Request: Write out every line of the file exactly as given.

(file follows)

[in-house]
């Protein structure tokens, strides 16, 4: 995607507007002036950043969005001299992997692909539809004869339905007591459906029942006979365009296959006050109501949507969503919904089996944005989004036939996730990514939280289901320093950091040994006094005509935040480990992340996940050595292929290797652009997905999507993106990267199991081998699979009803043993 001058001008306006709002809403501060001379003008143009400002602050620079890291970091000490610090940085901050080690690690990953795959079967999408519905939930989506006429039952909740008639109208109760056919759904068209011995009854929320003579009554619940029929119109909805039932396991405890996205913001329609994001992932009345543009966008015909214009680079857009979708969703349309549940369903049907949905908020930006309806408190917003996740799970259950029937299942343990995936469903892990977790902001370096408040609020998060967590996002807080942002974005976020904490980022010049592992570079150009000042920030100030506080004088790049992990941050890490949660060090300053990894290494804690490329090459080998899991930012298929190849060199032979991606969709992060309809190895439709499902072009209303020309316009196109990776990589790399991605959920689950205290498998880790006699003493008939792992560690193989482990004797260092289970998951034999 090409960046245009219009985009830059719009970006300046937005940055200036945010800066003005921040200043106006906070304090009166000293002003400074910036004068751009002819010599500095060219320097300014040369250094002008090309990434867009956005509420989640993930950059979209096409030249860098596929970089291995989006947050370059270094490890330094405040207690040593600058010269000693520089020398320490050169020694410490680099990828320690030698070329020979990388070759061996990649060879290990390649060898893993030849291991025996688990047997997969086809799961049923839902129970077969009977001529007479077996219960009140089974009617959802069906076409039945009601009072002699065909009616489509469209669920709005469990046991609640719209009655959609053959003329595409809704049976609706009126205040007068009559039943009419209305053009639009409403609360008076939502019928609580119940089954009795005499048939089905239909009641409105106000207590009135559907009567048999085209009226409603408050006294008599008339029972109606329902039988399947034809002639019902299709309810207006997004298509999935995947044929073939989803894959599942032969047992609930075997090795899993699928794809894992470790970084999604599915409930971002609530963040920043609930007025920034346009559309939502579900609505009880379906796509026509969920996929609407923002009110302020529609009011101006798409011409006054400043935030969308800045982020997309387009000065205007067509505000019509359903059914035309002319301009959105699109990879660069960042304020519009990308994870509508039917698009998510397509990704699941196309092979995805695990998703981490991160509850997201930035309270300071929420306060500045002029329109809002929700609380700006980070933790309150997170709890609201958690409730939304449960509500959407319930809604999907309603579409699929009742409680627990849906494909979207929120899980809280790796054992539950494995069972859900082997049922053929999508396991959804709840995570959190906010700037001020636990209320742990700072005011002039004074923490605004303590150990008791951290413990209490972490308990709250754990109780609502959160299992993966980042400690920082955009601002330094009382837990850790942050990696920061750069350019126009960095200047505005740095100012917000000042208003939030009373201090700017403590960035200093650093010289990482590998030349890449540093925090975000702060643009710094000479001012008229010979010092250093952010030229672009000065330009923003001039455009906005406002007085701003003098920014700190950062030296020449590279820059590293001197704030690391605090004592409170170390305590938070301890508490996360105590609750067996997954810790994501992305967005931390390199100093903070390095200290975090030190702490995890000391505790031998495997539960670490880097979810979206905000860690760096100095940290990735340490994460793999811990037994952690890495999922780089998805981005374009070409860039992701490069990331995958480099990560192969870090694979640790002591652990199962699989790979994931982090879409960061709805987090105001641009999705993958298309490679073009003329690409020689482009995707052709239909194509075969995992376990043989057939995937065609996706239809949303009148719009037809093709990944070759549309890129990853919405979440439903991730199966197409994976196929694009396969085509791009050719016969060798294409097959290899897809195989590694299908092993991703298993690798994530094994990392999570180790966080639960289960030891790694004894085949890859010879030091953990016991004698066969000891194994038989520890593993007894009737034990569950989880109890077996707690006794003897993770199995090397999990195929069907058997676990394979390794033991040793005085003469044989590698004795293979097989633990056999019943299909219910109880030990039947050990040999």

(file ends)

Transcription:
[in-house]
């Protein structure tokens, strides 16, 4: 995607507007002036950043969005001299992997692909539809004869339905007591459906029942006979365009296959006050109501949507969503919904089996944005989004036939996730990514939280289901320093950091040994006094005509935040480990992340996940050595292929290797652009997905999507993106990267199991081998699979009803043993 001058001008306006709002809403501060001379003008143009400002602050620079890291970091000490610090940085901050080690690690990953795959079967999408519905939930989506006429039952909740008639109208109760056919759904068209011995009854929320003579009554619940029929119109909805039932396991405890996205913001329609994001992932009345543009966008015909214009680079857009979708969703349309549940369903049907949905908020930006309806408190917003996740799970259950029937299942343990995936469903892990977790902001370096408040609020998060967590996002807080942002974005976020904490980022010049592992570079150009000042920030100030506080004088790049992990941050890490949660060090300053990894290494804690490329090459080998899991930012298929190849060199032979991606969709992060309809190895439709499902072009209303020309316009196109990776990589790399991605959920689950205290498998880790006699003493008939792992560690193989482990004797260092289970998951034999 090409960046245009219009985009830059719009970006300046937005940055200036945010800066003005921040200043106006906070304090009166000293002003400074910036004068751009002819010599500095060219320097300014040369250094002008090309990434867009956005509420989640993930950059979209096409030249860098596929970089291995989006947050370059270094490890330094405040207690040593600058010269000693520089020398320490050169020694410490680099990828320690030698070329020979990388070759061996990649060879290990390649060898893993030849291991025996688990047997997969086809799961049923839902129970077969009977001529007479077996219960009140089974009617959802069906076409039945009601009072002699065909009616489509469209669920709005469990046991609640719209009655959609053959003329595409809704049976609706009126205040007068009559039943009419209305053009639009409403609360008076939502019928609580119940089954009795005499048939089905239909009641409105106000207590009135559907009567048999085209009226409603408050006294008599008339029972109606329902039988399947034809002639019902299709309810207006997004298509999935995947044929073939989803894959599942032969047992609930075997090795899993699928794809894992470790970084999604599915409930971002609530963040920043609930007025920034346009559309939502579900609505009880379906796509026509969920996929609407923002009110302020529609009011101006798409011409006054400043935030969308800045982020997309387009000065205007067509505000019509359903059914035309002319301009959105699109990879660069960042304020519009990308994870509508039917698009998510397509990704699941196309092979995805695990998703981490991160509850997201930035309270300071929420306060500045002029329109809002929700609380700006980070933790309150997170709890609201958690409730939304449960509500959407319930809604999907309603579409699929009742409680627990849906494909979207929120899980809280790796054992539950494995069972859900082997049922053929999508396991959804709840995570959190906010700037001020636990209320742990700072005011002039004074923490605004303590150990008791951290413990209490972490308990709250754990109780609502959160299992993966980042400690920082955009601002330094009382837990850790942050990696920061750069350019126009960095200047505005740095100012917000000042208003939030009373201090700017403590960035200093650093010289990482590998030349890449540093925090975000702060643009710094000479001012008229010979010092250093952010030229672009000065330009923003001039455009906005406002007085701003003098920014700190950062030296020449590279820059590293001197704030690391605090004592409170170390305590938070301890508490996360105590609750067996997954810790994501992305967005931390390199100093903070390095200290975090030190702490995890000391505790031998495997539960670490880097979810979206905000860690760096100095940290990735340490994460793999811990037994952690890495999922780089998805981005374009070409860039992701490069990331995958480099990560192969870090694979640790002591652990199962699989790979994931982090879409960061709805987090105001641009999705993958298309490679073009003329690409020689482009995707052709239909194509075969995992376990043989057939995937065609996706239809949303009148719009037809093709990944070759549309890129990853919405979440439903991730199966197409994976196929694009396969085509791009050719016969060798294409097959290899897809195989590694299908092993991703298993690798994530094994990392999570180790966080639960289960030891790694004894085949890859010879030091953990016991004698066969000891194994038989520890593993007894009737034990569950989880109890077996707690006794003897993770199995090397999990195929069907058997676990394979390794033991040793005085003469044989590698004795293979097989633990056999019943299909219910109880030990039947050990040999």